Tina Wilson wants people to know their rights.
Wilson, the portfolio manager for Ogden and Company, a real estate company, has seen what it looks like when tenants are unfamiliar with the renting process.
“People often get taken advantage of,” Wilson said. “There are things you think people should know, and they just don’t.”
So, Ogden and Company refers tenants to Milwaukee’s Rent for Success program, which teaches people to be better tenants.
The program, run by the Department of Neighborhood Services, educates renters on how to make safe and healthy choices in their housing. It also provides resources for situations renters may encounter.
Herlyn Roberson, outreach division program administrator, said Rent for Success was initiated by Mayor Tom Barrett.
“He decided that since we’re teaching landlords what their responsibilities were, we should be teaching tenants the same thing,” Roberson said.
The program works with tenants on skills such as understanding rental agreements, finding healthy food in their area and ending a bad tenancy.
“We go over the small things like looking in cabinets and flicking light switches when you go to see a home,” she said. “And also reading contracts completely in order to know your responsibilities.”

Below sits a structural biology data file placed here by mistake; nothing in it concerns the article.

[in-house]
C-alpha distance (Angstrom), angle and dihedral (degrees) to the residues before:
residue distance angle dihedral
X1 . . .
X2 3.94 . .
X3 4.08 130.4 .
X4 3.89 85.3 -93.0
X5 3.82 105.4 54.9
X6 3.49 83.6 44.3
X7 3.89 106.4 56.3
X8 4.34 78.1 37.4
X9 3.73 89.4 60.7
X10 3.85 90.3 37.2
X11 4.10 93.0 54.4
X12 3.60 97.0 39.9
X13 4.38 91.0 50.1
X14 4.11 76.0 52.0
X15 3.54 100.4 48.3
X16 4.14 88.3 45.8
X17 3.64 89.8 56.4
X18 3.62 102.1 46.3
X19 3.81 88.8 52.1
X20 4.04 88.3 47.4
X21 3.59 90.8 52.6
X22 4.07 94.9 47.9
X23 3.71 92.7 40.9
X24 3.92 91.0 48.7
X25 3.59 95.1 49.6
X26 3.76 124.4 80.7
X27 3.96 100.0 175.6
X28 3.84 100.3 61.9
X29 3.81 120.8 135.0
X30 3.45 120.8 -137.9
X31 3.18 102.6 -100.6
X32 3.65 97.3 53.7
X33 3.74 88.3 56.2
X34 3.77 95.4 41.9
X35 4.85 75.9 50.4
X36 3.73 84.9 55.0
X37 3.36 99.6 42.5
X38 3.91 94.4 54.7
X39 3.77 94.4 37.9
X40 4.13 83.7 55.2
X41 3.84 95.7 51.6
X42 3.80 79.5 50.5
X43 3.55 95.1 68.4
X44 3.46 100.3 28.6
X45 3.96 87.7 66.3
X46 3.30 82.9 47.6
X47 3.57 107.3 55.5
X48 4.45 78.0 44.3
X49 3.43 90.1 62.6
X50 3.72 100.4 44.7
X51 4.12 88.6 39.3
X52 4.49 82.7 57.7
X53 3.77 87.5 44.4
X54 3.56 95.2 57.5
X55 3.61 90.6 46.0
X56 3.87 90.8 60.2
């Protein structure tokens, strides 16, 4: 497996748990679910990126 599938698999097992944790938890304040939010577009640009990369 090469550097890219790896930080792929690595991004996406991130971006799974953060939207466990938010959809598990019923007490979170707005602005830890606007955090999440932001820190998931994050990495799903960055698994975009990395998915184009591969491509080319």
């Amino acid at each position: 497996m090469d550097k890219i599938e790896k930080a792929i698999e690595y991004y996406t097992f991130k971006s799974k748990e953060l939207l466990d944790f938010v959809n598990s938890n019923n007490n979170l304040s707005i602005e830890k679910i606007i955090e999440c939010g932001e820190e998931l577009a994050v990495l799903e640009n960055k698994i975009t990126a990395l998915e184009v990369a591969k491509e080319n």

Roberson said the most important thing the program teaches renters is how to advocate for themselves.
“We want renters to have great relationships with property owners,” she said. “One way to do that is to know as much about what your landlord is supposed to be doing as the landlord does."
Ogden and Company uses the program as a second chance for struggling tenants trying to learn their responsibilities.
“We understand that people aren’t taught how to be tenants,” Wilson said. “This is a way for them to gain insight and not be penalized for what they don’t know.”
Other organizations also encourage residents to use the program, including Community Advocates, a community-based organization that serves low-income families.
Shawanna Lindenberg, a housing department manager at Community Advocates, said the program provides residents with invaluable information.
“We want to train renters because we want them to live happy, stress-fee lives,” Roberson said.
More about Rent for Success
The program, now in its third year, is offering free virtual trainings. To attend a virtual session, you need to have five or more people and reach out to Herlyn Roberson at HROBER@milwaukee.gov